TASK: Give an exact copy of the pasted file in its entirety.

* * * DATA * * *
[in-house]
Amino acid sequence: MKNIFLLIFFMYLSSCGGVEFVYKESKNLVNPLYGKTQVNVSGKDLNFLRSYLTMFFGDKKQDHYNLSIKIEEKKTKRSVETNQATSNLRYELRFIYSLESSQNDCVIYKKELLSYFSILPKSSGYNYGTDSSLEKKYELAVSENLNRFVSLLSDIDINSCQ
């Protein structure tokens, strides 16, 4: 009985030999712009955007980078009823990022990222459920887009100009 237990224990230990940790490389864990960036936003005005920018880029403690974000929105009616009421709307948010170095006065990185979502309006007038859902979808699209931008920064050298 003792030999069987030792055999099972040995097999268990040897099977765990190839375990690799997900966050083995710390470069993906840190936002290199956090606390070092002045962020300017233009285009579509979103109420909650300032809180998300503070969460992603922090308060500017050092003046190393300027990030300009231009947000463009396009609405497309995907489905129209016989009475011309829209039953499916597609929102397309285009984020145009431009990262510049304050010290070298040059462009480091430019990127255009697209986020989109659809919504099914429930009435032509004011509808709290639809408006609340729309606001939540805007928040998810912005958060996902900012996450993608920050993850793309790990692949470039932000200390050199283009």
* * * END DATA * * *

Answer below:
[in-house]
Amino acid sequence: MKNIFLLIFFMYLSSCGGVEFVYKESKNLVNPLYGKTQVNVSGKDLNFLRSYLTMFFGDKKQDHYNLSIKIEEKKTKRSVETNQATSNLRYELRFIYSLESSQNDCVIYKKELLSYFSILPKSSGYNYGTDSSLEKKYELAVSENLNRFVSLLSDIDINSCQ
């Protein structure tokens, strides 16, 4: 009985030999712009955007980078009823990022990222459920887009100009 237990224990230990940790490389864990960036936003005005920018880029403690974000929105009616009421709307948010170095006065990185979502309006007038859902979808699209931008920064050298 003792030999069987030792055999099972040995097999268990040897099977765990190839375990690799997900966050083995710390470069993906840190936002290199956090606390070092002045962020300017233009285009579509979103109420909650300032809180998300503070969460992603922090308060500017050092003046190393300027990030300009231009947000463009396009609405497309995907489905129209016989009475011309829209039953499916597609929102397309285009984020145009431009990262510049304050010290070298040059462009480091430019990127255009697209986020989109659809919504099914429930009435032509004011509808709290639809408006609340729309606001939540805007928040998810912005958060996902900012996450993608920050993850793309790990692949470039932000200390050199283009």